WASHINGTON — Late spring means short sleeves, schoolchildren preparing for summer vacation, and the annual push by Yucca Mountain supporters in Congress to revive the dormant nuclear waste project.
This year is no exception, as House lawmakers last week launched an energy spending bill containing $205 million for the Nevada program that President Barack Obama ended four years ago.
Until that point, the government was developing an underground repository for the waste and other highly radioactive material, over the objections of state leaders who challenged its safety.
Republicans and Democrats from states where highly radioactive spent nuclear fuel continues to accumulate at power plants say the Yucca project can end only when Congress says so.
But while that point of view has prevailed when the House has voted in recent years, the Senate is another matter. Chief foe U.S. Sen. Harry Reid, D-Nev., the Senate majority leader, maintains a blockade against any bid to resurrect Yucca Mountain as time continues to put distance between Nevada and nuclear waste.
Congress has yet to approve an alternative other than keeping nuclear waste at the power plants, stored in pools and in concrete, above-ground canisters.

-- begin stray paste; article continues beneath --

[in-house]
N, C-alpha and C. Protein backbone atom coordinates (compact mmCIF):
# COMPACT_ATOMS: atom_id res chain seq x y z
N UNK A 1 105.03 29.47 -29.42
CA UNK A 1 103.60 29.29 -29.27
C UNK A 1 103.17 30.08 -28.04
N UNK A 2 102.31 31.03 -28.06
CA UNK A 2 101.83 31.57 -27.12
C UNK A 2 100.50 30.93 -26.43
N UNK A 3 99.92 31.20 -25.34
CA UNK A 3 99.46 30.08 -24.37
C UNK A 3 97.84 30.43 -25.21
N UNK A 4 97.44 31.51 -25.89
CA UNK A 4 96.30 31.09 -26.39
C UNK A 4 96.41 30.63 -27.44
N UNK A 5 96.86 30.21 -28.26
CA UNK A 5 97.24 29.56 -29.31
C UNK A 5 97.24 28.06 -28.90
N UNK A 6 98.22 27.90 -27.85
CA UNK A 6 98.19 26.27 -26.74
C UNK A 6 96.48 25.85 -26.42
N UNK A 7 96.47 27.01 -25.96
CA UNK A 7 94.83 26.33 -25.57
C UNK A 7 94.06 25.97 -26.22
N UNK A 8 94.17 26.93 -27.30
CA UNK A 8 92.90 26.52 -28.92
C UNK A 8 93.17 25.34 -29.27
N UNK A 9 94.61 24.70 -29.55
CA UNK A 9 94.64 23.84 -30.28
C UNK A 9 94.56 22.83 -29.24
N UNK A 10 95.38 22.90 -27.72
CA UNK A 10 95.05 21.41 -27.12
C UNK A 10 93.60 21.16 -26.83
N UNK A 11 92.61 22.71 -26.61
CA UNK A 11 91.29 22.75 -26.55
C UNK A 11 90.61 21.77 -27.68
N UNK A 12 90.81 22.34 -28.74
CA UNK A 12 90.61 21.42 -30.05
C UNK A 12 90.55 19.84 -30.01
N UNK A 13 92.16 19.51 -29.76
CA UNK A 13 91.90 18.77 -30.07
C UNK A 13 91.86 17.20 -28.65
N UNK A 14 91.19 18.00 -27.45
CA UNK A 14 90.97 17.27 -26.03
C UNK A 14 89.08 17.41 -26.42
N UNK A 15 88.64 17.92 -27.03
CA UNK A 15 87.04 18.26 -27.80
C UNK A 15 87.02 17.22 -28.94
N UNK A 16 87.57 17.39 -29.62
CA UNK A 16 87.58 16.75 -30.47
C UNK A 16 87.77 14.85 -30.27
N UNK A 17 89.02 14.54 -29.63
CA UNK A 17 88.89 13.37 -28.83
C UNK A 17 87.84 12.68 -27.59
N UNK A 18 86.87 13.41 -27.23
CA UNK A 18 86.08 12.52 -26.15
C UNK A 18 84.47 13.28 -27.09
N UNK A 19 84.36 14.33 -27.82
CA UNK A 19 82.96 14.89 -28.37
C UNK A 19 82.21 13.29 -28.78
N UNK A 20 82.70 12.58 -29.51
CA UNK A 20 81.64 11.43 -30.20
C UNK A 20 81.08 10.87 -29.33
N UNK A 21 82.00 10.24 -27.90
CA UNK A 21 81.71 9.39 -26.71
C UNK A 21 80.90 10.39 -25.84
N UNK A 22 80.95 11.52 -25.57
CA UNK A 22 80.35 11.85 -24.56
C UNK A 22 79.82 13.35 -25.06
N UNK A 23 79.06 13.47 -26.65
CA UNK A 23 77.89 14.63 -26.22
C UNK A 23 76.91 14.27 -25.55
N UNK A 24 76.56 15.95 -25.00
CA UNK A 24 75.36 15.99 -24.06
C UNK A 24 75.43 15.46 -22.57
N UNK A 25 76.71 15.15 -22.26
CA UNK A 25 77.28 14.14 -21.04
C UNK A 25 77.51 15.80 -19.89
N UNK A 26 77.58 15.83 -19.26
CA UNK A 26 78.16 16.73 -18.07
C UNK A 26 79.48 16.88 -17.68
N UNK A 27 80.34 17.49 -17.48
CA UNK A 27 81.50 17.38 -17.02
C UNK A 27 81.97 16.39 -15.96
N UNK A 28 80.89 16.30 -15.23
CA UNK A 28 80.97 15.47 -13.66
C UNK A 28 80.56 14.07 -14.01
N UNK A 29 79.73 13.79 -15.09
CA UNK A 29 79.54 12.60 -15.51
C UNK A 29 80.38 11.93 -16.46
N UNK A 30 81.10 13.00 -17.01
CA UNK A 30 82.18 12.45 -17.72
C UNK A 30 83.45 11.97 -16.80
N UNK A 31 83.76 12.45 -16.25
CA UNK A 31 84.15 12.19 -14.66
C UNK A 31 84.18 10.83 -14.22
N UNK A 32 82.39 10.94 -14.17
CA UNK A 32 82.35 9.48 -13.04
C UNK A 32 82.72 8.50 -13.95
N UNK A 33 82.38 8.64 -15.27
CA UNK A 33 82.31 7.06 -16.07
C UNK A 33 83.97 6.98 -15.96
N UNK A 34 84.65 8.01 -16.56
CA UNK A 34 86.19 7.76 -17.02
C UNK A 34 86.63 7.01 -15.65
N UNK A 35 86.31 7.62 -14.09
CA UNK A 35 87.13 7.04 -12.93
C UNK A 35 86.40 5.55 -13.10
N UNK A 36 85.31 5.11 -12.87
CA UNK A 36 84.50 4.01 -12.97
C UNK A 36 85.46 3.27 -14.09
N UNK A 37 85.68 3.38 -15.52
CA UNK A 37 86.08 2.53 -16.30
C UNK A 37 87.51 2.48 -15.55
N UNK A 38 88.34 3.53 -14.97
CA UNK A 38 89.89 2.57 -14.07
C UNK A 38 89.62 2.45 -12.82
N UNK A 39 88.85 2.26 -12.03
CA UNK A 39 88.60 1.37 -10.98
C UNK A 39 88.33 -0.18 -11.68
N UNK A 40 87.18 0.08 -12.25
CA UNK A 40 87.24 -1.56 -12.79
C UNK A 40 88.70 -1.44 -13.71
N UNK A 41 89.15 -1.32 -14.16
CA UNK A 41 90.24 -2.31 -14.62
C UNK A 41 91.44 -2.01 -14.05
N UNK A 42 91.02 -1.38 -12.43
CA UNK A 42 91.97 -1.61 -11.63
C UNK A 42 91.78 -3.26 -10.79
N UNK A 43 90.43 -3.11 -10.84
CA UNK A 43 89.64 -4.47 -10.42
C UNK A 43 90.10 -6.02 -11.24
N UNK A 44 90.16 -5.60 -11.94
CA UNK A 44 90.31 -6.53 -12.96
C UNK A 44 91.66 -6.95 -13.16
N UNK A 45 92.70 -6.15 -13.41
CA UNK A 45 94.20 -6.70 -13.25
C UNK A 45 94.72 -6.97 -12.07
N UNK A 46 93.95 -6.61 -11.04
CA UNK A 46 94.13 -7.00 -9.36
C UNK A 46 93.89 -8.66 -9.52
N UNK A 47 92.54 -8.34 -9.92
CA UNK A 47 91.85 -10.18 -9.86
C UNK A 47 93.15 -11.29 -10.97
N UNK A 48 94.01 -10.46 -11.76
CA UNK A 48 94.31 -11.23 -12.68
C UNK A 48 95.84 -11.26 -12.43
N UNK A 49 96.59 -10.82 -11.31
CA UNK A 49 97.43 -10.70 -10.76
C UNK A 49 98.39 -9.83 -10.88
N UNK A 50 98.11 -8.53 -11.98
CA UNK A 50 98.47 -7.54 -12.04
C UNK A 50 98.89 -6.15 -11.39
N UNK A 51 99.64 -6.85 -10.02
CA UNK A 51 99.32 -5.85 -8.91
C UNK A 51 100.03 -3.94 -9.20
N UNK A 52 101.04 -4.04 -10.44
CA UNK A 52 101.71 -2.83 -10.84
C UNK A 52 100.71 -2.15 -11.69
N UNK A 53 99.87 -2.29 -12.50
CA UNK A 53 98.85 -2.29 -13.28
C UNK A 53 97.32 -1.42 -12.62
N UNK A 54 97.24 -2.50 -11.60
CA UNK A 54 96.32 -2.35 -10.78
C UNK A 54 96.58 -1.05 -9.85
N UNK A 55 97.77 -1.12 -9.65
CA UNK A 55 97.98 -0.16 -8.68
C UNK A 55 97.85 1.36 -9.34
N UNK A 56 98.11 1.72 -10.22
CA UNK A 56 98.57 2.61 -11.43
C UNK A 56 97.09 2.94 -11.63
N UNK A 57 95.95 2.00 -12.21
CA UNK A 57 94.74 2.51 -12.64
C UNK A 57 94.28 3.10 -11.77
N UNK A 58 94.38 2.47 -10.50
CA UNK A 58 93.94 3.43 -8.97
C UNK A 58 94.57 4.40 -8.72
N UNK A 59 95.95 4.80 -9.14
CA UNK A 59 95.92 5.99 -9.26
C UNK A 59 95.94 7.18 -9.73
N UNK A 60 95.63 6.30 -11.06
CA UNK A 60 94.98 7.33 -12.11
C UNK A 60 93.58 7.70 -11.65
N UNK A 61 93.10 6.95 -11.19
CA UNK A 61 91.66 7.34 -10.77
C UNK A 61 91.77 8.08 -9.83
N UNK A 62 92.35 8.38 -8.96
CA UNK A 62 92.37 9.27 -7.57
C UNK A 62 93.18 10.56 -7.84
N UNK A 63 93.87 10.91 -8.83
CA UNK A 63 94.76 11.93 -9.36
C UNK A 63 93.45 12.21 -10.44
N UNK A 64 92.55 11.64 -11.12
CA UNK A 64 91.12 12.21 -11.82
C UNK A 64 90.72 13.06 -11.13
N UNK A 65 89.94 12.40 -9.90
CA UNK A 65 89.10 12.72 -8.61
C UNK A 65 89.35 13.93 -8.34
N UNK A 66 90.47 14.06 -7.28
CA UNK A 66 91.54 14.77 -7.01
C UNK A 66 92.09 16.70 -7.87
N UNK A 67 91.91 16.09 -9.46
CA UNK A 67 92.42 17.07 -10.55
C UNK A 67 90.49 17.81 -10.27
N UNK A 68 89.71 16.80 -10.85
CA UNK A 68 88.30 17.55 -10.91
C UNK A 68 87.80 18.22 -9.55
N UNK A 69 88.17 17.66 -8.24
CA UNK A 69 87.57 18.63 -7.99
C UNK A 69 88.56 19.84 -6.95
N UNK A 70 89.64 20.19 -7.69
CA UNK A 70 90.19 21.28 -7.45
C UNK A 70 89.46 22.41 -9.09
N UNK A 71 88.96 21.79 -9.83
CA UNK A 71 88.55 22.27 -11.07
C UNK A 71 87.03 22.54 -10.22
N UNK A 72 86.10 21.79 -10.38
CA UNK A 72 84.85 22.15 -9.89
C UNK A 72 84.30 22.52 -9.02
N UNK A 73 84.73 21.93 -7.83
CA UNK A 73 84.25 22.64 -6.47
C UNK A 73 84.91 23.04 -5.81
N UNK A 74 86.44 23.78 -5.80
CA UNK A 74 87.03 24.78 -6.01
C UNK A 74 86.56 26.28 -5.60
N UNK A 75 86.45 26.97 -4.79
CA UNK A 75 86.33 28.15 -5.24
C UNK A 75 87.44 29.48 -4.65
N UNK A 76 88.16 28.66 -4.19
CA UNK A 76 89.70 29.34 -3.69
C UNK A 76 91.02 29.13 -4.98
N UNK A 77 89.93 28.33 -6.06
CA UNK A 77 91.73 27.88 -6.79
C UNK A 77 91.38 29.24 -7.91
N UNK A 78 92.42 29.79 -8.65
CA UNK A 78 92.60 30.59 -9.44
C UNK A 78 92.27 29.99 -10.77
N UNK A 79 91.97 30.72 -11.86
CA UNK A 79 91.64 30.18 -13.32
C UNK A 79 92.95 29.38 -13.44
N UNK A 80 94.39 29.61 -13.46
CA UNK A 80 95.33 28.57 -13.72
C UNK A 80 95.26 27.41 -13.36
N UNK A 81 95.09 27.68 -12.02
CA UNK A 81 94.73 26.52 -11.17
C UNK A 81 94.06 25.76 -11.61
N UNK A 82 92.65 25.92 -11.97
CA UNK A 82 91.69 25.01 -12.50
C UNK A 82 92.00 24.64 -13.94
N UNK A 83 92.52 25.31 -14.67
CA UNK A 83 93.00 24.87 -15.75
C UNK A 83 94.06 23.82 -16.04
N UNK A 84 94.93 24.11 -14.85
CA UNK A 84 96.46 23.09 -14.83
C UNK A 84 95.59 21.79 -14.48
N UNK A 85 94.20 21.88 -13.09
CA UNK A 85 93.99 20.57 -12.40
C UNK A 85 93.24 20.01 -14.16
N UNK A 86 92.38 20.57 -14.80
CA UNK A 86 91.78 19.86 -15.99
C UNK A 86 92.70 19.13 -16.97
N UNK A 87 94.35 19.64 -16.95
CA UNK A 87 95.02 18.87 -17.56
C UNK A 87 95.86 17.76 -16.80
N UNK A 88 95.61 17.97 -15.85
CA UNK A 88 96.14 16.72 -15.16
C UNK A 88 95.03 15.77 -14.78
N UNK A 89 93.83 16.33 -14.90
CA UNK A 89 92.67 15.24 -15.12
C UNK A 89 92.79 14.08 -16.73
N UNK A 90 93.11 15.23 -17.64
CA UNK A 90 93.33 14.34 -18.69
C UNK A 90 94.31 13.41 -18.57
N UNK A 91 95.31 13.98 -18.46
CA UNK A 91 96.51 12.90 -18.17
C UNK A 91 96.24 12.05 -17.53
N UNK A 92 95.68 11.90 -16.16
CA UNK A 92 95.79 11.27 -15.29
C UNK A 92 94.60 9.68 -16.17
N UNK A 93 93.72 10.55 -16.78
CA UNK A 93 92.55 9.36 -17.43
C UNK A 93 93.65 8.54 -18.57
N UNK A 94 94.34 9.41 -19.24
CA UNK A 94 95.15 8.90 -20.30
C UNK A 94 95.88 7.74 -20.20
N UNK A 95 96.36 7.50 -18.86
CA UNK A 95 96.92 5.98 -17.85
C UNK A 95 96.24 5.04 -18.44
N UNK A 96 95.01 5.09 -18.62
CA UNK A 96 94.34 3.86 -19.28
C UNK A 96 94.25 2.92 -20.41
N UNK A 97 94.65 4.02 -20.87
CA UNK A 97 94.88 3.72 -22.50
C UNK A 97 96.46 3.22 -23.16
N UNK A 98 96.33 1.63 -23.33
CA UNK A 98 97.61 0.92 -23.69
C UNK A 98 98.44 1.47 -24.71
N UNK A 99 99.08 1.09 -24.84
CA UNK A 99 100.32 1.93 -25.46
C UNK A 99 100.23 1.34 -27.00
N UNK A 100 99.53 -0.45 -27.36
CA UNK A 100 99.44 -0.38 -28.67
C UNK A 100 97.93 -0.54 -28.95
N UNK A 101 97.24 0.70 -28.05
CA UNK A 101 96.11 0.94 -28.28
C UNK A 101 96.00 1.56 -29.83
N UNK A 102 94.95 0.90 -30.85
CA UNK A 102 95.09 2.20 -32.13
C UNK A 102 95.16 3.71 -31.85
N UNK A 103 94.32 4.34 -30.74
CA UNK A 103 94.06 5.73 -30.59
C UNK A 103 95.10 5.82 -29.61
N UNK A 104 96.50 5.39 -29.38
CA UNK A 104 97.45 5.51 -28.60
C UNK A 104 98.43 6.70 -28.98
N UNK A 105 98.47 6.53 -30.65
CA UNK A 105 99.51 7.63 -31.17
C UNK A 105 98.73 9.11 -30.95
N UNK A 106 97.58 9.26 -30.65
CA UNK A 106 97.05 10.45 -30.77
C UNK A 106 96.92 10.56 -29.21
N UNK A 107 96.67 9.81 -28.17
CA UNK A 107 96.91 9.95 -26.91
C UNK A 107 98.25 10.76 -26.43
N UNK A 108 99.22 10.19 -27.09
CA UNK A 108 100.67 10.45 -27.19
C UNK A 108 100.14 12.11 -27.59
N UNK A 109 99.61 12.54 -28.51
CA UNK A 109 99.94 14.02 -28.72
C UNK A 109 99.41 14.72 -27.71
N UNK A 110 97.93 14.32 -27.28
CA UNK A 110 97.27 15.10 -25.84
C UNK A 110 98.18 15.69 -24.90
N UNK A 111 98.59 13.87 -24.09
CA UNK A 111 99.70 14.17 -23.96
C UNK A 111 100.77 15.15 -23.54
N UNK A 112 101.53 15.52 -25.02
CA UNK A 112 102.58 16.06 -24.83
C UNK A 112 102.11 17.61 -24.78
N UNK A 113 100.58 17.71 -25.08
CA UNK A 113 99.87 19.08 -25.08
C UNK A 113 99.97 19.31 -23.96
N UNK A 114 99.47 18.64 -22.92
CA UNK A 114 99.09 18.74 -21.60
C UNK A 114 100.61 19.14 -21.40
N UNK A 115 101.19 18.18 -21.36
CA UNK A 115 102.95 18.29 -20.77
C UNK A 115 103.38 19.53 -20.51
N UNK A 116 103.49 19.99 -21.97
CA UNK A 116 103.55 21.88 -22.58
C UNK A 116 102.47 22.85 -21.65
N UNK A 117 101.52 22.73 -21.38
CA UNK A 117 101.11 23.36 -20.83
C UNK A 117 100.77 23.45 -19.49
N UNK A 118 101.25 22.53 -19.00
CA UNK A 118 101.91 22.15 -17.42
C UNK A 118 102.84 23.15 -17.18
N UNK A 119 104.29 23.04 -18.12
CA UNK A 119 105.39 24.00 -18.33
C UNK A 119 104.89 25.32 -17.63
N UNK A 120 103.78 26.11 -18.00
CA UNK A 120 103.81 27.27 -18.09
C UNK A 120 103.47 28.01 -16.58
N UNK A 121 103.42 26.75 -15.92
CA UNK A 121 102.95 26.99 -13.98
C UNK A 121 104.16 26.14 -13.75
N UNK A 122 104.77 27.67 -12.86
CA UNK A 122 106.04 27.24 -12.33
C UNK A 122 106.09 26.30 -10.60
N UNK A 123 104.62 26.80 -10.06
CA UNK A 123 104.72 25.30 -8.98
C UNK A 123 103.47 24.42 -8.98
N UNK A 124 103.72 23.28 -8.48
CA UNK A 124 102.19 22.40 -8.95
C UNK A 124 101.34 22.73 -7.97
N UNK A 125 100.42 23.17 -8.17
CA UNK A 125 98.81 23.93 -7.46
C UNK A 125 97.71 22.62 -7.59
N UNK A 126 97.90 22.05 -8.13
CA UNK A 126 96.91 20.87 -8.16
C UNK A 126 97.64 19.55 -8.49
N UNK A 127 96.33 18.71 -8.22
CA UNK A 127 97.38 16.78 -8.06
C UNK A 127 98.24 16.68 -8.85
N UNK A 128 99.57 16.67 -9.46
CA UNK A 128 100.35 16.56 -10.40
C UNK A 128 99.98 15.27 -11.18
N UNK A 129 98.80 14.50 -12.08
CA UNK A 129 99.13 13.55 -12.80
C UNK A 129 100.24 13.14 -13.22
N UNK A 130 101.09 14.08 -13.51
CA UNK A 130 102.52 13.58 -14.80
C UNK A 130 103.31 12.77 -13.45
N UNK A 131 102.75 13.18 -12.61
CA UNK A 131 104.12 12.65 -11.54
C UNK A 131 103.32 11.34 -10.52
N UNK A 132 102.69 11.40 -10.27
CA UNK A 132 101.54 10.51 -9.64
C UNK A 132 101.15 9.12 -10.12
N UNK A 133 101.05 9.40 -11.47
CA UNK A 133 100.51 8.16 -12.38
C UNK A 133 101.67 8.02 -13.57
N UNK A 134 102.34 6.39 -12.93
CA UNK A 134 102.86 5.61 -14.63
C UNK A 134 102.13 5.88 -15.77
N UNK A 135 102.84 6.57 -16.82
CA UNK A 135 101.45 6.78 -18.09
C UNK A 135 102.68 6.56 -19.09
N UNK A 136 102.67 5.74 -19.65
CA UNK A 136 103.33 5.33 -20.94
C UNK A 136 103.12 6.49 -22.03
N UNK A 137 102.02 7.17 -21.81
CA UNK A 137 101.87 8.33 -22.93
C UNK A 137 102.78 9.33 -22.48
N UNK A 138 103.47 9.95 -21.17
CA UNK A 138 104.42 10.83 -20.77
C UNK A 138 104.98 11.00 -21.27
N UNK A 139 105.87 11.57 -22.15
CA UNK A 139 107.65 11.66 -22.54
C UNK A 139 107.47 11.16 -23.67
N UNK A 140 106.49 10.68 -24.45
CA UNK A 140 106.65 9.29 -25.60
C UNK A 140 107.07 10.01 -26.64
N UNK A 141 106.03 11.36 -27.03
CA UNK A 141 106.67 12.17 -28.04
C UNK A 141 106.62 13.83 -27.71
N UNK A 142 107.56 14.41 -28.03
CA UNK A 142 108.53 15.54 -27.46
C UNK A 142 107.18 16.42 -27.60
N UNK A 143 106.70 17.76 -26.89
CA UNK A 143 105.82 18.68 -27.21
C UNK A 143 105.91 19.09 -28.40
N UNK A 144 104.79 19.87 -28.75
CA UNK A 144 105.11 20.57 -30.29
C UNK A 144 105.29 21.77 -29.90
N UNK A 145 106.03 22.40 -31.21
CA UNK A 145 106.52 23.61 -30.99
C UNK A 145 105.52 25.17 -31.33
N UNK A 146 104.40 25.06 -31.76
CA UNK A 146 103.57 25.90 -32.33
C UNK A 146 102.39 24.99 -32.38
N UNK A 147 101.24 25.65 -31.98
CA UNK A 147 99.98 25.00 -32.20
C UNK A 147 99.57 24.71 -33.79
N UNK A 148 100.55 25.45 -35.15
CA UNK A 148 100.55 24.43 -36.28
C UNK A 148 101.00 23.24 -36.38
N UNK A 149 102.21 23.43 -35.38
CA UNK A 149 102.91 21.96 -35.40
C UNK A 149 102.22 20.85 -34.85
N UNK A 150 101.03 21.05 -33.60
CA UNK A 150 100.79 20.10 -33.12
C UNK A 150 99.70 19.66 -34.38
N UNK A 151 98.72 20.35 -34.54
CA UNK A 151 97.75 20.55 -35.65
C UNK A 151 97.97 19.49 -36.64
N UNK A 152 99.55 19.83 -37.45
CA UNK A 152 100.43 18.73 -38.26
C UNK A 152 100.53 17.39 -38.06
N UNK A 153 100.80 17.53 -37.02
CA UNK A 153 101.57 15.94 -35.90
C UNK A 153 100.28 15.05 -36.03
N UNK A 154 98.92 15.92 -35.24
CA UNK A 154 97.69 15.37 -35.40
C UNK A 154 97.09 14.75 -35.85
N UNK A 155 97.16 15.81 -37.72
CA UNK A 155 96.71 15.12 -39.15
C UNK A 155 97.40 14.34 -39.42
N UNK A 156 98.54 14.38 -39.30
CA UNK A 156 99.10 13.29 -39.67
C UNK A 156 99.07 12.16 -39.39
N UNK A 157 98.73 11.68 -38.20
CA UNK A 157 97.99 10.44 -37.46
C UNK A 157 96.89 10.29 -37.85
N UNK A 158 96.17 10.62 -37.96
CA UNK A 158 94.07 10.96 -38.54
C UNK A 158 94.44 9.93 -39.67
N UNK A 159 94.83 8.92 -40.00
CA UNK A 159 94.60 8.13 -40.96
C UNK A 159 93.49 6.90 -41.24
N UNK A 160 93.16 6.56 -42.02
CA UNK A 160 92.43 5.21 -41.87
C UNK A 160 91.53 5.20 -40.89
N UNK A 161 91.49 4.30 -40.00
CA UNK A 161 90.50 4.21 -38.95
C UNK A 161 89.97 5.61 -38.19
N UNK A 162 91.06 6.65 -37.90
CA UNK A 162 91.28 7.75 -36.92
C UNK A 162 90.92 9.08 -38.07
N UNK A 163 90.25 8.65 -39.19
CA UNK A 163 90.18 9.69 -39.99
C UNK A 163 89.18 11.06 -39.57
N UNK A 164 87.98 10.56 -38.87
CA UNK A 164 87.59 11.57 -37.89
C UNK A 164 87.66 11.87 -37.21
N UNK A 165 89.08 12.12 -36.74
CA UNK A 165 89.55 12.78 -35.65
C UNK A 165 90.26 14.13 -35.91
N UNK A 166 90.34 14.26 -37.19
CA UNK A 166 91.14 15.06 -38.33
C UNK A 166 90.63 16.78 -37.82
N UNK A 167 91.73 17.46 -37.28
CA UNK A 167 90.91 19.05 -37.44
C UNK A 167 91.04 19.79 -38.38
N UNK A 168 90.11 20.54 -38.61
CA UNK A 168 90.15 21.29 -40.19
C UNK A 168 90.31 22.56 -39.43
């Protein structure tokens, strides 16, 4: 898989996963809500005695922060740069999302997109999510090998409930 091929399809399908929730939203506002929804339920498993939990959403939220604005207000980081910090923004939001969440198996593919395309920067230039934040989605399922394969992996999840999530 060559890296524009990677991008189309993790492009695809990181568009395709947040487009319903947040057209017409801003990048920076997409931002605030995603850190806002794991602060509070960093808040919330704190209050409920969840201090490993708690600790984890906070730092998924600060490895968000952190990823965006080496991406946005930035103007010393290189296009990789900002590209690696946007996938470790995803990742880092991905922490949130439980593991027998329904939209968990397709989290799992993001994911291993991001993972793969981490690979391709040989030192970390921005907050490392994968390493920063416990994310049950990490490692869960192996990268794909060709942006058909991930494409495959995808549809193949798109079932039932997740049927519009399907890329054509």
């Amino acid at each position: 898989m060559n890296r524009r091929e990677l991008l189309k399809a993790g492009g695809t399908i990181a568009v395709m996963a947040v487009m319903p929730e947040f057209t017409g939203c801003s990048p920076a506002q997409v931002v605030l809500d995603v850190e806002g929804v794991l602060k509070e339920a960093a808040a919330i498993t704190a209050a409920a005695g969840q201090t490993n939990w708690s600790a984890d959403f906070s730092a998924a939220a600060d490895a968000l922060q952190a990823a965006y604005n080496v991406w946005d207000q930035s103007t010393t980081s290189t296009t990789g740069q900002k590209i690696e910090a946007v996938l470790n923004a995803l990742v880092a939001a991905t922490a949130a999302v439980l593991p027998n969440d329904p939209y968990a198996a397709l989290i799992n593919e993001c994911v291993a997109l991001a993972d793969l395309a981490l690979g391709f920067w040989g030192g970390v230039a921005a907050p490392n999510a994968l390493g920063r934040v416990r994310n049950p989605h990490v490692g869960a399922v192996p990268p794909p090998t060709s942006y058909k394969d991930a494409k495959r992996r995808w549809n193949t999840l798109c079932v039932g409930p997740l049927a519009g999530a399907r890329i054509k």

U.S. Rep. Mike Simpson, R-Idaho, the chairman of the House energy and water subcommittee that included Yucca funding in its $34 billion spending bill for the upcoming fiscal year, said continued support for the project is a matter of principle.
“All we can do is what we think is right,” Simpson said. “Yucca Mountain is still the law of the land and we want the department (of energy) to proceed with a licensing application.
“We have to do what we think is right and we will see where it comes out” in conference committee where final decisions on the bill would be made. In the past few years, money the House has approved for Yucca Mountain has been excised in the Senate.
Reid said likewise the latest bid to revive Yucca Mountain “will go nowhere.”
“Republicans need to come up with a new playbook,” Reid said in a statement. “Yucca Mountain is dead and it is time for everyone to move on and develop a safe way to manage our nuclear waste.”
The House bill contains $150 million for Energy Department nuclear waste activities that Simpson said is intended to be spent mostly on Yucca.
Additionally, the bill allocates $55 million for the Nuclear Regulatory Commission to continue project licensing. The NRC is under court order to continue working on Yucca matters but only until its present funding runs out, which is expected by next year.
The bill doesn’t contain any funding for Nye County, the counties surrounding Yucca Mountain that are known as the affected units of local government, or the State of Nevada, for Yucca Mountain oversight funding.